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  • A minor brachial plexus injury can be a stretched nerve that results in a short-circuit in a few of the nerve fibers, causing temporary paralysis.

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  • Most injuries to the brachial plexus during birth involve the C5 and C6 nerve roots, affecting the movement of the shoulder, upper arm, and elbow.

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  • Obstetric Erb's palsy is an injury in the upper brachial plexus involving C5 and C6 and sometimes C7.

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  • Klumpke's palsy or Klumpke's paralysis is an injury to the lower brachial plexus: C7, C8, and sometimes T1.

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  • Also called Erb/Klumpke palsy, total plexus palsy involves all of the nerve roots of the brachial plexus to at least some extent.

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  • Total plexus palsy accounts for about 10 percent of obstetric brachial plexopathies and Klumpke's palsy accounts for less than 1 percent.

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  • An infant's shoulder becomes stuck on the mother's pelvic bone during birth; the infant's neck may be stretched and the brachial plexus injured as the physician pulls on the baby to free it before circulatory or respiratory stress occurs.

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  • Although brachial plexus injuries can occur during any birth, there are particular risk factors.

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  • The highest rates of brachial plexus injury (7.8%) occur in newborns weighing over 10 lb (4.5 kg) who are born by assisted vaginal delivery to diabetic mothers.

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  • Some 50-70 percent of brachial plexus injuries occur in larger-than-average newborns, usually those over 7.7 lb (3.5 kg).

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  • Breech deliveries increase the risk of brachial plexopathy by 175-fold, often causing bilateral injuries to the lower nerve roots of the brachial plexus.

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  • Therefore, stretch or praxis injuries to the brachial plexus usually heal on their own within about three months, leading to complete recovery.

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  • About ten percent of brachial plexus injuries in infants require surgery.

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  • In another study of 28 infants with damage to the upper brachial plexus and 38 infants with total plexus palsy, 92 percent recovered spontaneously.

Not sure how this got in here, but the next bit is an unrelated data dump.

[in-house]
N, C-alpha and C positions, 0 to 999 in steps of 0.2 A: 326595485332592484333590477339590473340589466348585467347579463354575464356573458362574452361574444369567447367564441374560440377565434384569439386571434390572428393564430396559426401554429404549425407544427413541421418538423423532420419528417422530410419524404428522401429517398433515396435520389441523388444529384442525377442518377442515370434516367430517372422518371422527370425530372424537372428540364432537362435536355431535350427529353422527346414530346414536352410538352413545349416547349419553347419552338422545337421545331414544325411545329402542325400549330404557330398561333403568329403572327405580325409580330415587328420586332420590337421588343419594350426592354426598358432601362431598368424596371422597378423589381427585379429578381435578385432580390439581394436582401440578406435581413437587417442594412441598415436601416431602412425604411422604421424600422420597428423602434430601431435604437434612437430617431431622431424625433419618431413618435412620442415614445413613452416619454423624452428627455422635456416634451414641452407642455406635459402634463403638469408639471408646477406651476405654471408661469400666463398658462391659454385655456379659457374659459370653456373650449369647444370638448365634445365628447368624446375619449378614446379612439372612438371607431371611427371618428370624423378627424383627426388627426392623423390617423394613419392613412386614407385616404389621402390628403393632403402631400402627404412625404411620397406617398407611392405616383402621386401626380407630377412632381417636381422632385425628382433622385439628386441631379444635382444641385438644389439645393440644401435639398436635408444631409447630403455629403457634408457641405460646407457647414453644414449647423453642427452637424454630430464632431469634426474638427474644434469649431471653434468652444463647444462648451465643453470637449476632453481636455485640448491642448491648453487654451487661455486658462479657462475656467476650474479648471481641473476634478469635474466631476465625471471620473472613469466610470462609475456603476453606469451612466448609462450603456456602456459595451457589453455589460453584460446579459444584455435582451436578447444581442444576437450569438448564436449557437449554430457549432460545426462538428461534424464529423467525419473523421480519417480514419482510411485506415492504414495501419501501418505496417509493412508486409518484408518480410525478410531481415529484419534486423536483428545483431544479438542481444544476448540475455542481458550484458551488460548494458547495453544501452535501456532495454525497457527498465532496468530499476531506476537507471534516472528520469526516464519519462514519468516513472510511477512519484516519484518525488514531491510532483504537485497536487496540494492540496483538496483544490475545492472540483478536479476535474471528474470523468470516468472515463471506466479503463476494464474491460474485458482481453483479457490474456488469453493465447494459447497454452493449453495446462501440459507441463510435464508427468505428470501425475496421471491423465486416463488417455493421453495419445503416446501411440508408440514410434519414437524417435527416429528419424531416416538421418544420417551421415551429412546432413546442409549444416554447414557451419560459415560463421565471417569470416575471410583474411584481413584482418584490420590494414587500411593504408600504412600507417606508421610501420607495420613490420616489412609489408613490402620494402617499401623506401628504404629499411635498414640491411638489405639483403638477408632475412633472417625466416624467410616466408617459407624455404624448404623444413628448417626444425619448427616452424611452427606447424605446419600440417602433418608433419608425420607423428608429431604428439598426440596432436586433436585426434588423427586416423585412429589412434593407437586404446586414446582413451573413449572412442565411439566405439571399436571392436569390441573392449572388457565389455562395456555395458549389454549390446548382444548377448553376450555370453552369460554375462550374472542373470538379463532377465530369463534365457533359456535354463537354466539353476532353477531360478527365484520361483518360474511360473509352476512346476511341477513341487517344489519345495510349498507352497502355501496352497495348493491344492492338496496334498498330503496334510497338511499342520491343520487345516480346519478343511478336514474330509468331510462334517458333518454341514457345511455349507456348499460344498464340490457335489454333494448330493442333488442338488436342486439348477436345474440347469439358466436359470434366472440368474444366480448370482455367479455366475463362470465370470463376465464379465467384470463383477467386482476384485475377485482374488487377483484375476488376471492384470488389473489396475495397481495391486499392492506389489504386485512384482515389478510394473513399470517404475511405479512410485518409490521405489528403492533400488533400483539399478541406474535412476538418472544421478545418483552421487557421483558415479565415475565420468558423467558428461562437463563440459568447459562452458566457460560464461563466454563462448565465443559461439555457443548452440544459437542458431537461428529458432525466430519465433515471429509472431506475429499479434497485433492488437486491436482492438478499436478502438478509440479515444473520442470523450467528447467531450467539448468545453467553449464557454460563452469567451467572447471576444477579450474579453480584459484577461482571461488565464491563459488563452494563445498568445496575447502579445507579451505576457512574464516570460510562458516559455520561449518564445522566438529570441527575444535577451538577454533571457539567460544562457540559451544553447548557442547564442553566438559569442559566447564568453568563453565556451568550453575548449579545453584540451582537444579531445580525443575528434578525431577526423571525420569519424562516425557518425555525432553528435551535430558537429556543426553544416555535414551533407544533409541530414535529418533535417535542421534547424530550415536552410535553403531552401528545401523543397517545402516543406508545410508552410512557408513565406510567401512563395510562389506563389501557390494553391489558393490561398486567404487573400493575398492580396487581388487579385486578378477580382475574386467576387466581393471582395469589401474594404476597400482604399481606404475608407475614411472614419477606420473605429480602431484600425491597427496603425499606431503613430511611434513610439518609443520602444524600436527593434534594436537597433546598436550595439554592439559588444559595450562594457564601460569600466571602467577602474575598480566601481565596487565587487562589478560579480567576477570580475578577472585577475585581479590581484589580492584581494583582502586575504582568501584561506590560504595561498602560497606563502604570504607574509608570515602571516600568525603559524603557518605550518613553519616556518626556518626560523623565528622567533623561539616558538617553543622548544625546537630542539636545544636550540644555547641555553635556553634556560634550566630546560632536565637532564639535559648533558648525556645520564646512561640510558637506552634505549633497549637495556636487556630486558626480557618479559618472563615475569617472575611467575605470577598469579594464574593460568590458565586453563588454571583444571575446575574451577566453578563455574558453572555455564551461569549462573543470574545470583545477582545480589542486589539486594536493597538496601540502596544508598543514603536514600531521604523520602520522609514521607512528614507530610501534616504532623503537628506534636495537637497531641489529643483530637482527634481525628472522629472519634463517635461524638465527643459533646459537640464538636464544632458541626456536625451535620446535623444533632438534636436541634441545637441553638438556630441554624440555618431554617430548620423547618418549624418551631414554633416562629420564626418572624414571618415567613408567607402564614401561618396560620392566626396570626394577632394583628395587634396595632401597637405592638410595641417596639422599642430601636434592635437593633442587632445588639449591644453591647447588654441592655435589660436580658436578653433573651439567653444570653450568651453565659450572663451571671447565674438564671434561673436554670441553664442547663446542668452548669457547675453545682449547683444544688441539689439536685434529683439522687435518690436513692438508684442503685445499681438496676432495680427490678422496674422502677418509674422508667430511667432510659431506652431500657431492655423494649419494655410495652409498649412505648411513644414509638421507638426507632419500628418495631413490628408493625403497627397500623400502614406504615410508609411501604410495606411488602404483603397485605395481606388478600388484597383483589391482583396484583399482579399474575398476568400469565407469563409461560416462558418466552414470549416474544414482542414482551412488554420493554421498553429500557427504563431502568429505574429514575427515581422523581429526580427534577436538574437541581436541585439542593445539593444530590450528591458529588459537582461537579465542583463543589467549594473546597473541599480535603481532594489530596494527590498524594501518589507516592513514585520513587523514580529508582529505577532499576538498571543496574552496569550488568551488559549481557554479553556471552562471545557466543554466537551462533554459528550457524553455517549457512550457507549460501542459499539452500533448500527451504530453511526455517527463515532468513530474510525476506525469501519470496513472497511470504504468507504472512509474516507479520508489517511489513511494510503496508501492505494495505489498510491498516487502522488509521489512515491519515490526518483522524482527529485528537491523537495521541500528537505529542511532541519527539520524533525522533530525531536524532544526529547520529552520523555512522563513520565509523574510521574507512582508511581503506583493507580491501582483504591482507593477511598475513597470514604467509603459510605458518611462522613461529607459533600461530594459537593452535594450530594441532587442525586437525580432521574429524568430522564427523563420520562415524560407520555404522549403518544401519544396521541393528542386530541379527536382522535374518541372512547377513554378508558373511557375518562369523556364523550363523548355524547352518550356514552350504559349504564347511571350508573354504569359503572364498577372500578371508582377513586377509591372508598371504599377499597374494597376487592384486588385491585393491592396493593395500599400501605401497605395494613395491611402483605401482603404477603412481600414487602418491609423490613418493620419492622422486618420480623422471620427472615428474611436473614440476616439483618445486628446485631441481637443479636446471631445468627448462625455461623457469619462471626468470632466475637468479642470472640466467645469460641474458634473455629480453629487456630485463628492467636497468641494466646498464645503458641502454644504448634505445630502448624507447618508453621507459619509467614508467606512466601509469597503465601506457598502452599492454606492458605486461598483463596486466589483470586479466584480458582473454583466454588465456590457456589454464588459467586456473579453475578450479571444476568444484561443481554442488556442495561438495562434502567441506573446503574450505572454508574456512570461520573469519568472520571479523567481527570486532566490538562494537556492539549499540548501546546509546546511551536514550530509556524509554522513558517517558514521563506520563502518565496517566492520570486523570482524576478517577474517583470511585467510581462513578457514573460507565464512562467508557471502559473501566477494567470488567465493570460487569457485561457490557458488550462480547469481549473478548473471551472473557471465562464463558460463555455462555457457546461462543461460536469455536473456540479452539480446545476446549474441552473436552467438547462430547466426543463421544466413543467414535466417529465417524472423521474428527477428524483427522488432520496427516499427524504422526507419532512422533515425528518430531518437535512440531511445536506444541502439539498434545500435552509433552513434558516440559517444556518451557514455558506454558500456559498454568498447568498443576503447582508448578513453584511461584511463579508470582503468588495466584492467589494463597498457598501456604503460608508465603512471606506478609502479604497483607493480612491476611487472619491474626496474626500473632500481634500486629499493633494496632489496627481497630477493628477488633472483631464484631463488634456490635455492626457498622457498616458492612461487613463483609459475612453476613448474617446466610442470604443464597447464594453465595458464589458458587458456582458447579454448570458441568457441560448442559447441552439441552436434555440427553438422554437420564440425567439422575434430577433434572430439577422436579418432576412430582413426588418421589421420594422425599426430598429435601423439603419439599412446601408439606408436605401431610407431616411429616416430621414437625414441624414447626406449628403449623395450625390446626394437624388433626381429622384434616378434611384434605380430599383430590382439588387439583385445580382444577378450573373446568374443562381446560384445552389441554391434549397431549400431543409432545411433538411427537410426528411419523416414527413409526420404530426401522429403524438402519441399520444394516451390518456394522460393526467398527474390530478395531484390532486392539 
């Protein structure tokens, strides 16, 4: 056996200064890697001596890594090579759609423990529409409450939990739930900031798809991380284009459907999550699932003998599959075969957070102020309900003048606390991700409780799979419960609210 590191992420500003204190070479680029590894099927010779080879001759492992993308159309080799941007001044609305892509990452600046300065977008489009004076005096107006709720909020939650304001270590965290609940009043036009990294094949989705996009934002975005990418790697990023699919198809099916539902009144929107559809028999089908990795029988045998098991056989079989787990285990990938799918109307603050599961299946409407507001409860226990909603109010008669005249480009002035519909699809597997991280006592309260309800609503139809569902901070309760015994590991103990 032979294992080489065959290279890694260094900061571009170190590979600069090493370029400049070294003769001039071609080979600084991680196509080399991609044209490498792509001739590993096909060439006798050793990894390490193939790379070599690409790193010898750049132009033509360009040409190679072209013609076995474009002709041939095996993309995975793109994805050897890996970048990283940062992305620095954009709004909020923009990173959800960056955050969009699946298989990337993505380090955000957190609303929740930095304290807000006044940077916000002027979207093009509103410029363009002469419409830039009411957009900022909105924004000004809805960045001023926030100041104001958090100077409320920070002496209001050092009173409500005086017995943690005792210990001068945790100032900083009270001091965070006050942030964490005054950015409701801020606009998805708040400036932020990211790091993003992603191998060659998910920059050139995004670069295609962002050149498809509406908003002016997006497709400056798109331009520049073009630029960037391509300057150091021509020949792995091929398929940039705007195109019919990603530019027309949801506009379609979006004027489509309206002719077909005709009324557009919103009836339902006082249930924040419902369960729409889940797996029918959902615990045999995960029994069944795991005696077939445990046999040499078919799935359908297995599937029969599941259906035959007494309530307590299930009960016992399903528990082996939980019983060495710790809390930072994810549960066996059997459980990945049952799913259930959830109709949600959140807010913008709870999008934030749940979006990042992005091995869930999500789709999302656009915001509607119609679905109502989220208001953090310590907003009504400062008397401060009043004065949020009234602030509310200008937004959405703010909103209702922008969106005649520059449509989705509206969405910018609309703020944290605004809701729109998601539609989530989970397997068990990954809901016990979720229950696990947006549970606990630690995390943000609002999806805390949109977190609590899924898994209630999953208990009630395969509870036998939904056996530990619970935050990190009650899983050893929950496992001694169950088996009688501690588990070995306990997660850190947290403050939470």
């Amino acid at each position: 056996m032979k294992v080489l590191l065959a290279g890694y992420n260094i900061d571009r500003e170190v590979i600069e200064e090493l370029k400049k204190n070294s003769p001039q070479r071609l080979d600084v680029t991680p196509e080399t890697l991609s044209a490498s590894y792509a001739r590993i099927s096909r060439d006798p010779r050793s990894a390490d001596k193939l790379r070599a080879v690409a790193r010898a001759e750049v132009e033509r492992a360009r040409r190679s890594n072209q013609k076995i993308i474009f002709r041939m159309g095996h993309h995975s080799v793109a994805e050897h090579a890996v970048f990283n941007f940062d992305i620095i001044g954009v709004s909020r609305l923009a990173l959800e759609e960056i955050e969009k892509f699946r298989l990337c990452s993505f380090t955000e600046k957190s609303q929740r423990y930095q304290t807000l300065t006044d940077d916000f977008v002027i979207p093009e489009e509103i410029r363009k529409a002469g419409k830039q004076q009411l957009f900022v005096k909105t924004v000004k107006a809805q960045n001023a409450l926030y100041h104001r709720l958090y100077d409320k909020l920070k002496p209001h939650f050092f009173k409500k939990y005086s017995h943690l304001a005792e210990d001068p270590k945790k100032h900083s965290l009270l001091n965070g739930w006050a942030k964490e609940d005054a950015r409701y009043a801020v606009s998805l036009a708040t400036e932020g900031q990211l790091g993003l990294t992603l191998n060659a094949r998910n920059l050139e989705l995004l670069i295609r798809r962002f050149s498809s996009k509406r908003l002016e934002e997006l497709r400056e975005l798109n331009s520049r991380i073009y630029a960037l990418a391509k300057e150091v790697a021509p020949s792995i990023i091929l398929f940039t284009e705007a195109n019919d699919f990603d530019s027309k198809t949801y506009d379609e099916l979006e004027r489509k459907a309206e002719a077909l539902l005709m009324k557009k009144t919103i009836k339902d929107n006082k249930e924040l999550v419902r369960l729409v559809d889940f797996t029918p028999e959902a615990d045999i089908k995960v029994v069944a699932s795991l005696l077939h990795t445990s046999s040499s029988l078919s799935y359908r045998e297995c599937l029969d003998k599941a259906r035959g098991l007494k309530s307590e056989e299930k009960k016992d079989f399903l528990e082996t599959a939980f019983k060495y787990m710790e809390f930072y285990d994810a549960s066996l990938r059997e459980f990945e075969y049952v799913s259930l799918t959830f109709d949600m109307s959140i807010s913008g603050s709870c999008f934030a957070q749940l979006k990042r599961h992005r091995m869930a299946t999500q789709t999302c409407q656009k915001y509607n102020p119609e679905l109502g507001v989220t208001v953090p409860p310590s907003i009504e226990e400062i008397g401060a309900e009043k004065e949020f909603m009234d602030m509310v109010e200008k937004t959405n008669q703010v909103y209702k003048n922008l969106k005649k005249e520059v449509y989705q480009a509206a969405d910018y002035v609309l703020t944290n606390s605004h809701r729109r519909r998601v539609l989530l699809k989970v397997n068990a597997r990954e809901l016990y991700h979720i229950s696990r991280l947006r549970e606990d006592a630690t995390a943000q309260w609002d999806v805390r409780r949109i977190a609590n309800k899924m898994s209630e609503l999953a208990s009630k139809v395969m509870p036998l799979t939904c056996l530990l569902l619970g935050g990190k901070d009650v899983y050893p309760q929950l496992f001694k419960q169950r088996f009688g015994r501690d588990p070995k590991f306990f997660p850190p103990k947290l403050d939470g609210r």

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  • Erb's palsy or paralysis-A condition caused by an injury to the upper brachial plexus, involving the cervical nerves C5, C6, and sometimes C7, affecting the upper arm and the rotation of the lower arm.

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  • Klumpke's palsy or paralysis-A condition caused by an injury to the lower brachial plexus, involving the cervical nerves C7 and C8, and sometimes the thoracic nerve T1, causing weakness or paralysis in the hands and fingers.

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  • Total plexus palsy-Erb/Klumpke palsy; a condition resulting from injury involving all of the brachial plexus nerves and affecting the entire upper extremity of the body.

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  • Gilbert, Alain, ed. Brachial Plexus Injuries.

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  • Brachial Plexus Palsy Foundation. 210 Spring Haven Circle, Royersford, PA 19468.

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  • United Brachial Plexus Network. 1610 Kent St., Kent, OH 44240.

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  • Karaca, P., et al. "Painful paresthesiae are infrequent during brachial plexus localization using low-current peripheral nerve stimulation."

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  • If the delay occurs mainly in one developmental area, the child may have hemiplegia, a brachial plexus injury, such as Erb's or Klumple's palsy, or a broken clavicle.

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  • A mass of blood vessels, called Kiesselbach's plexus, lie on either side of the septum.

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  • Yellow sits above orange in the solar plexus chakra.